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Why Carl Icahn's Buying a Stake in Nuance

Shares of Nuance Communication closed almost 6 percent higher on Tuesday after activist investor Carl Icahn disclosed a 9.27 percent passive stake in the software company.

Most consumers may never have heard of Nuance, but its software has likely heard their voice. It's the leader in speech recognition technology, powering everything from Apple's Siri to banks' customer service calls.

Just Monday, Nuance announced a big move into voice activated ads that talk back. The company is partnering with ad agencies, ad networks and publishers to tackle the $8 billion-plus mobile ad market, with the goal of making them more engaging and effective.

Carl Icahn
Jeremy Bales | Bloomberg | Getty Images
Carl Icahn

So what's the appeal for Icahn?

With a $6.7 billion dollar market cap, Nuance shares have declined over 20 percent in the past year, as its margins have declined on higher investments in R&D and marketing.

(Read More: Carl Icahn to CNBC: Why I'm Betting on Herbalife)

In addition to Siri, Nuance also makes Dragon speech-to-text software, which offers transcription tools for healthcare providers, businesses, and the likes of Microsoft windows. And this month the company even announced the integration of Dragon Voice into Panasonic Smart TVs.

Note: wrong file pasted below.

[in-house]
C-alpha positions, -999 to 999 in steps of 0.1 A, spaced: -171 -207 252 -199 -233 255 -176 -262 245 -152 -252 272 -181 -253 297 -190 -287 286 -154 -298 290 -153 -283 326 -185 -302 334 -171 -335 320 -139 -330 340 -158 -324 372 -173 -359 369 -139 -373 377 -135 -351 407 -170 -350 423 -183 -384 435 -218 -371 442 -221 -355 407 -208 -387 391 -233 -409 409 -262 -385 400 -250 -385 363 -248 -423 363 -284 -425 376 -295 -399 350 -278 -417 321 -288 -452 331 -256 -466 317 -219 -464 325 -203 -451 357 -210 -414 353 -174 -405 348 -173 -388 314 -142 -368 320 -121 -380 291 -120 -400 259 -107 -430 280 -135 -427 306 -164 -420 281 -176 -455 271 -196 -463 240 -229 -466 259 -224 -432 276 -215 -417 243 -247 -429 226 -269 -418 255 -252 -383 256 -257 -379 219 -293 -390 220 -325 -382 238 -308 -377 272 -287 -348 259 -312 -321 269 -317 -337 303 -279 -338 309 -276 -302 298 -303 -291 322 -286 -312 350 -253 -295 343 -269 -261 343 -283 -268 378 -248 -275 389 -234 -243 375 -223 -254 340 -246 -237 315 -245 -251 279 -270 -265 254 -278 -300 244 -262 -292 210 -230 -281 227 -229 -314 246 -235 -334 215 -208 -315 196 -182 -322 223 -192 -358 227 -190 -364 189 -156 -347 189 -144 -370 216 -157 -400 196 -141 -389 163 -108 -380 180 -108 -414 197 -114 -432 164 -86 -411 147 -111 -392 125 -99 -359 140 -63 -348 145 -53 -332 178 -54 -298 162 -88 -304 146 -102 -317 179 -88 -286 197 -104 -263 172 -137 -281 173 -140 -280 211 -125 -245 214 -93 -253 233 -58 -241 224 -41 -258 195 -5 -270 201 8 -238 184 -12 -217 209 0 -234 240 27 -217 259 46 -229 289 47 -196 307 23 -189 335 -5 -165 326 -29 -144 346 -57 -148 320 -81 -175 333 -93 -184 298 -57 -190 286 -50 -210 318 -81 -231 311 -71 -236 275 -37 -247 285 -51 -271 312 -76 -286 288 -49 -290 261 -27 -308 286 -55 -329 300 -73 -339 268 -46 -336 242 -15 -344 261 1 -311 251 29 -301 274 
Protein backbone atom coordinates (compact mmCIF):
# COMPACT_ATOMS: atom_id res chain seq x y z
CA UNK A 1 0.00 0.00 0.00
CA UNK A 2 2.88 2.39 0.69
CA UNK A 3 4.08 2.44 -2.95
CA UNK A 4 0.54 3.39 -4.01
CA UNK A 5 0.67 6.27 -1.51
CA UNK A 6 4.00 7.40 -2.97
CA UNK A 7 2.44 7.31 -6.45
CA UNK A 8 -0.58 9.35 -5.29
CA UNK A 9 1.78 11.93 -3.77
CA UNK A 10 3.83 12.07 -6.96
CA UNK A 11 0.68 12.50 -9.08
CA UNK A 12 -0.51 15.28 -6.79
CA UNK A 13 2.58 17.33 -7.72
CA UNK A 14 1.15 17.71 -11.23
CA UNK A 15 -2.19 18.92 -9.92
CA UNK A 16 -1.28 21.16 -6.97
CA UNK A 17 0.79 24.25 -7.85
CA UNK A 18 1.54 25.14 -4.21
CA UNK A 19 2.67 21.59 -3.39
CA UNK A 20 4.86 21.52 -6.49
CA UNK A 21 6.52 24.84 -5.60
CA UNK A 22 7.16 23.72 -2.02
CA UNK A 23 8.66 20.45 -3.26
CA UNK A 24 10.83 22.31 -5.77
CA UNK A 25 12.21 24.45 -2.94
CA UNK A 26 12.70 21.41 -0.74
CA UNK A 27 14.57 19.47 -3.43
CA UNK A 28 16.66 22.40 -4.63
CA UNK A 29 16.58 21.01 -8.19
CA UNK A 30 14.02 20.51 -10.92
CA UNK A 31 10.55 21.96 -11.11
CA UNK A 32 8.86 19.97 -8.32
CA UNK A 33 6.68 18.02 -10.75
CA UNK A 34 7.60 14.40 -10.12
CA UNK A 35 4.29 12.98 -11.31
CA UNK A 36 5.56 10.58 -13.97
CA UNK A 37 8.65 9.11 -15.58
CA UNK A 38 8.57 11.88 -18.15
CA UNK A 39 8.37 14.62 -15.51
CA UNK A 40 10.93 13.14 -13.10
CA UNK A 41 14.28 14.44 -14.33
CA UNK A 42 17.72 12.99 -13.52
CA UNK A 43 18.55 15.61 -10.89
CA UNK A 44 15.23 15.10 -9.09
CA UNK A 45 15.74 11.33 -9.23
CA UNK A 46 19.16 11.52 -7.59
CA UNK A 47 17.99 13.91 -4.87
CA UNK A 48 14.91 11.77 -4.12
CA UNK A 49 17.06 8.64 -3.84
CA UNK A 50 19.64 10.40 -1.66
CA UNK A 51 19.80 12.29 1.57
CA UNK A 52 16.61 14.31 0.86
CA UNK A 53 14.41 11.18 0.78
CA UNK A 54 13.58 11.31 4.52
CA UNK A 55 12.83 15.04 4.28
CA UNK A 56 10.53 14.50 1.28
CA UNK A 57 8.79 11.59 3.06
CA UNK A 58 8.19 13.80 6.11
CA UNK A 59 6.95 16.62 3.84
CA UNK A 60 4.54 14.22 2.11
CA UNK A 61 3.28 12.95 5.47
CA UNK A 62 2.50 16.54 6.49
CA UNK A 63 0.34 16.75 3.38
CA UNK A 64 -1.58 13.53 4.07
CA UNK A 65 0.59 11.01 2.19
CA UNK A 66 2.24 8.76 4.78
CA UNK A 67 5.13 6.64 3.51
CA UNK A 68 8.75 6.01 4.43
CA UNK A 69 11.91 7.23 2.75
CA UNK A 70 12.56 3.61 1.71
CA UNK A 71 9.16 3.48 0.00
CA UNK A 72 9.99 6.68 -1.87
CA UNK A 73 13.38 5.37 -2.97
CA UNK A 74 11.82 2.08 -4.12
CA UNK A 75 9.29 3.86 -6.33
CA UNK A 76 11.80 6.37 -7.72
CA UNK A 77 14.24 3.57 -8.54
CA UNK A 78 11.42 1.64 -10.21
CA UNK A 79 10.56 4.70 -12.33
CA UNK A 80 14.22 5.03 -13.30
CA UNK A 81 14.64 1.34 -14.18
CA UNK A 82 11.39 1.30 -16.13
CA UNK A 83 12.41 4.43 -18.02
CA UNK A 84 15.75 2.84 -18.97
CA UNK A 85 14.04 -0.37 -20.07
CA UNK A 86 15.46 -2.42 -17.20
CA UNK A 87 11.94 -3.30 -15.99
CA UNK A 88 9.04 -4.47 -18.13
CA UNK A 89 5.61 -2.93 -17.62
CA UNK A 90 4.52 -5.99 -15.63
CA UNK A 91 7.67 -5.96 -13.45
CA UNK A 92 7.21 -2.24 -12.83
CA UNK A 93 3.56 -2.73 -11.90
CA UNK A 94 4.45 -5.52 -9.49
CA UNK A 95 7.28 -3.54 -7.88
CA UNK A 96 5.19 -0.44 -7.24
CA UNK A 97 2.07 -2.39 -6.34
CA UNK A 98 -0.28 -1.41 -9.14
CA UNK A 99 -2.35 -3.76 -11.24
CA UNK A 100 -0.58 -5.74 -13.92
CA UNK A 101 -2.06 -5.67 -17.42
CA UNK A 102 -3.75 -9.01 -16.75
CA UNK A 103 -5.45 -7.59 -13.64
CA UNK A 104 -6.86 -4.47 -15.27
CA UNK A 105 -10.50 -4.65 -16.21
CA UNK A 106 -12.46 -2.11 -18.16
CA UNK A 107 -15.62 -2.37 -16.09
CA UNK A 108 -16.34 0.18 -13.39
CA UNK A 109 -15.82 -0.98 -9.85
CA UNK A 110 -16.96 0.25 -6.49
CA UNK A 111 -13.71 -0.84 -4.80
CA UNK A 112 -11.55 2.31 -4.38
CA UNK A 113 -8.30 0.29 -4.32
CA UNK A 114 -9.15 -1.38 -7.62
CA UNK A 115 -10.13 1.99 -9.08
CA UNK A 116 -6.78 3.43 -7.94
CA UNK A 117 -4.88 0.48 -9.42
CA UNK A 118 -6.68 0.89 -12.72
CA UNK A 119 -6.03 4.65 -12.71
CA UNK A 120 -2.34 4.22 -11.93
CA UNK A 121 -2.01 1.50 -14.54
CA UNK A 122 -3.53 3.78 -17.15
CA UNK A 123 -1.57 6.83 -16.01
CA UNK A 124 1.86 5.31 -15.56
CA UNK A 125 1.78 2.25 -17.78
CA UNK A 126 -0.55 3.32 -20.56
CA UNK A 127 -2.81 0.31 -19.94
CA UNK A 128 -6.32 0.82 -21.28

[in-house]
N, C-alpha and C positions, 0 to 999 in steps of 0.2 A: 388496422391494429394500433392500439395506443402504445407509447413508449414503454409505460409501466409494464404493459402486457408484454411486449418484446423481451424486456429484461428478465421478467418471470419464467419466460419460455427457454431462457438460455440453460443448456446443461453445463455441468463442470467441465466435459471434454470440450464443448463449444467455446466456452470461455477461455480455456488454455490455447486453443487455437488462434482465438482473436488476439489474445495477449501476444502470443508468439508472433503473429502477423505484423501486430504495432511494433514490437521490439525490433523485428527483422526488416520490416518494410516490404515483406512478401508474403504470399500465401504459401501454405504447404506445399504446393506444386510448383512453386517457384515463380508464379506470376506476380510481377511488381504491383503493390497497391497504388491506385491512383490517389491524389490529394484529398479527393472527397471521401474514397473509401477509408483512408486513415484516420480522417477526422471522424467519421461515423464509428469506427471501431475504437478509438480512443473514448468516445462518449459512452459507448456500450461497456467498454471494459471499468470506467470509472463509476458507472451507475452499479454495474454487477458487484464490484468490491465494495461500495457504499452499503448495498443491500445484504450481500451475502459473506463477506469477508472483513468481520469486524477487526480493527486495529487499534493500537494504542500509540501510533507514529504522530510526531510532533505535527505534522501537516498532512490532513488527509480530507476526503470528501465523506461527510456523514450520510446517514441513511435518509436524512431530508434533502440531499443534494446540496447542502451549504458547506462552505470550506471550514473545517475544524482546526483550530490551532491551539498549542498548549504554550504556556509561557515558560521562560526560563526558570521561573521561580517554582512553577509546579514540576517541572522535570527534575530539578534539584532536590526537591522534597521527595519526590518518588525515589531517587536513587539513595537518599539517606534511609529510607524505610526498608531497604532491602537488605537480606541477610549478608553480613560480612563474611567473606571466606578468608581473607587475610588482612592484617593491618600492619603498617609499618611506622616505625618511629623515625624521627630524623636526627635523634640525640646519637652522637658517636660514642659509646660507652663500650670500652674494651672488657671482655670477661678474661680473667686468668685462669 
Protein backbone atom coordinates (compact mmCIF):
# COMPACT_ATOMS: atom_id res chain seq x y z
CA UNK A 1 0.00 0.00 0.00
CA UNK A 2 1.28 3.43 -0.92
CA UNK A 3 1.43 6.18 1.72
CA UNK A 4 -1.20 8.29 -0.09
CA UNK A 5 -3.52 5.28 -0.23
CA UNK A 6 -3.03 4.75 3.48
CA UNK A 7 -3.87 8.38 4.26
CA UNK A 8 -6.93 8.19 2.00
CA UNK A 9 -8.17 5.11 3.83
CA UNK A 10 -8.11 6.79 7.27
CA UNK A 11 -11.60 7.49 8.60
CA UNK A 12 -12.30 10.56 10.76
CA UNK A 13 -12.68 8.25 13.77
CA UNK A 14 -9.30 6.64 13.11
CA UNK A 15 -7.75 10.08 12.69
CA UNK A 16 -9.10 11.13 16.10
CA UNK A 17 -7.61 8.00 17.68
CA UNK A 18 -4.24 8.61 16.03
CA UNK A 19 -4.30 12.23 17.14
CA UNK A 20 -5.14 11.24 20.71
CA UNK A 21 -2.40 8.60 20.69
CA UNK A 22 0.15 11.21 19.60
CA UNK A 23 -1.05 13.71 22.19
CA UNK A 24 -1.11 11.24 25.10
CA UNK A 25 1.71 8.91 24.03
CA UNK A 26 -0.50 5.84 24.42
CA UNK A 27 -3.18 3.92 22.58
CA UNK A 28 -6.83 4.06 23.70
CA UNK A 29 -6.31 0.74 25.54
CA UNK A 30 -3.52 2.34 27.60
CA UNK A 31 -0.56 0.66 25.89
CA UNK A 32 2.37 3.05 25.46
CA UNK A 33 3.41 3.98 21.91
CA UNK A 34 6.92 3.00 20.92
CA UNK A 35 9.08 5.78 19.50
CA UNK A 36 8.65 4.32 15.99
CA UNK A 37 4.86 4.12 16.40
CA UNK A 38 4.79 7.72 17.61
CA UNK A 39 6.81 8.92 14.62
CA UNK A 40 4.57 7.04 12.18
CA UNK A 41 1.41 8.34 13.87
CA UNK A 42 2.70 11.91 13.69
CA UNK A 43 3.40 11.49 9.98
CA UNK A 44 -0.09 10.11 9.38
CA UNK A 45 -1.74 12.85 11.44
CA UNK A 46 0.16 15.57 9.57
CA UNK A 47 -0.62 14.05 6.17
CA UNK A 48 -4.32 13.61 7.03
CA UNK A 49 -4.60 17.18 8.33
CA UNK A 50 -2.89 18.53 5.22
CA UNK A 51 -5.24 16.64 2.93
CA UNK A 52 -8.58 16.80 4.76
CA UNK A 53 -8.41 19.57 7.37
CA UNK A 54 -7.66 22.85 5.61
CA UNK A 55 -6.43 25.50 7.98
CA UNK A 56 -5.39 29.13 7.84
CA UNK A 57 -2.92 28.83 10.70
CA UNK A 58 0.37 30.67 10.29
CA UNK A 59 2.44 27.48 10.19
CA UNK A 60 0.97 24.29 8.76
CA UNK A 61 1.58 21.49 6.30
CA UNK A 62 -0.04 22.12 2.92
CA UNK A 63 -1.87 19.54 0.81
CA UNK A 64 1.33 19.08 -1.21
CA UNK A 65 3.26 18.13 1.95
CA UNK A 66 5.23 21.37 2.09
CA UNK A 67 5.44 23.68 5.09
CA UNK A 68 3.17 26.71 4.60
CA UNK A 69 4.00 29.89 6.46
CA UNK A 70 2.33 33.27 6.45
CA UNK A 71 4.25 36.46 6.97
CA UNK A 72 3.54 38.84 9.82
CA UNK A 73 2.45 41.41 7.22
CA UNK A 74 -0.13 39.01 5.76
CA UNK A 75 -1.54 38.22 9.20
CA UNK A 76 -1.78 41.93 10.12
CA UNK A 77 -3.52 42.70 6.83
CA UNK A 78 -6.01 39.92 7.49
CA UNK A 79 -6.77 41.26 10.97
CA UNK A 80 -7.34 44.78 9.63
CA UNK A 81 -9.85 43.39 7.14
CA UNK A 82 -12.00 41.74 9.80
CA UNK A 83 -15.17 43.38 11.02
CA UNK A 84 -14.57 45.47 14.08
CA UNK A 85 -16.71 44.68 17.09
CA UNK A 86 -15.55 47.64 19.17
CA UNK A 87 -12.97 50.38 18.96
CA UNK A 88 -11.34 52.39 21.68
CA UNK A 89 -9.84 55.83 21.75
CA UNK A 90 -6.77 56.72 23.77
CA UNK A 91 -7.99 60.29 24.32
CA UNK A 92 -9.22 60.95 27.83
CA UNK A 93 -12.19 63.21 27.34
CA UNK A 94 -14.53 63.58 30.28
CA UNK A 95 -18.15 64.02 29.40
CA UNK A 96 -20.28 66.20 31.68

The question now: What does Icahn have planned?

The investment is passive, for now, but investors are speculating about how quickly he could turn active.

(Read More: Icahn, Ackman in Epic Showdown of Billionaires)

Stifel issued an analyst note saying that with a debt-heavy balance sheet and a growth strategy that relies on M&A, it's no surprise that investors might be interested in looking at alternatives for the company.

Analyst Tom Roderick said he thinks Icahn is weighing four options: 1) lobbying for changes in corporate structure, like changes to executive compensation or a reduction in M&A activity, 2) waging a proxy battle for control of the board and the management team, 3) pushing to maximize value by divesting business segments, and 4) evaluating the potential for an outright sale of the company, which Roderick ssaid is less likely given the how disparate the business lines are.

—By CNBC's Julia Boorstin; Follow her on Twitter: @JBoorstin

  • Working from Los Angeles, Boorstin is CNBC's media and entertainment reporter and editor of CNBC.com's Media Money section.